The Foxygen drummer’s solo project has garnered a lot of criticism for mimicking his influences too directly, but the Beach Boys x T. Rex vibes coming together on this track make for a blissed out listen. Falsetto harmonies layered over dreamy synths are interspersed with brief percussion ridden guitar interludes which give this song a story-like quality, listen and go along for the ride.
For my shoegaze fans– Dream, Ivory can definitely help you out if you’re looking for something a little less lyrically crushing than Beach House. They’re definitely heavier on the instrumentation and the warped guitar and synths create an ethereal effect reminiscent of the recurring synth progression in “Heaven or Las Vegas”.
8. Look At What The Light Did Now – Flo Morrisey & Matthew White (2017)
I am not typically a person who loves to stream covers. That being said, Flo Morrisey and Matthew White’s covers album “Gentlewoman, Ruby Man” is full of bangers. They seem to be creating entirely new songs– they transformed this lofi Little Wings track into a funky, even psychedelic, sound bath. Think the production dreaminess that Galaxie 500 brings, but the team approaches the song with an R&B cadence to their vocals which makes it danceable.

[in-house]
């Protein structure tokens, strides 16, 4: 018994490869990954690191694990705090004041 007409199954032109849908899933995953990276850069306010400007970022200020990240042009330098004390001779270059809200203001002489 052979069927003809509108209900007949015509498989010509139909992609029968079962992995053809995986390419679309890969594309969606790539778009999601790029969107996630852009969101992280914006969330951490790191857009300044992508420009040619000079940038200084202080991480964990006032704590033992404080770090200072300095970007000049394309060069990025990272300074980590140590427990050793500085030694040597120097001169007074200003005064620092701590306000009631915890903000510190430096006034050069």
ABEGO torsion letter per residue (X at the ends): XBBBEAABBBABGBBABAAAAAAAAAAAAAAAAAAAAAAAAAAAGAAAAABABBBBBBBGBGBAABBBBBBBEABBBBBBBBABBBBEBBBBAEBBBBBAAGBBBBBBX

9. Penny Rabbit and Summer Bear – Kishi Bashi (2019)
The simple and precise guitar plucking throughout this track echoes Simon & Garfunkel, while the rest of the song combines elements like a Van Morrisonesque storytelling quality with breathy vocals reminiscent of The Zombies to create a unique vintage sound. The album is worth listening to in its entirety, beginning with “Penny Rabbit and Summer Bear”. Kishi Bashi uses the album to tell a fictional story of lovers in a Japanese internment camp during World War II.
The lush ’70s sound of this track evokes imagery of sundrenched California highways. The slinky guitar accompaniment recalls some of The Eagles’ earlier ballads, while Weyes Blood’s poignant vocals could draw comparisons to Mama Cass or even Stevie Nicks (think “Prove Your Love”). This song’s cascading melodies will make you feel like you’re floating– it manages to capture the forlorn sentiment of nostalgia, while simultaneously instilling a genuine sense of hope for the future. If this song strikes a chord with you, be sure to check out Weyes Blood’s album “Titanic Rising”, especially the track “Everyday”.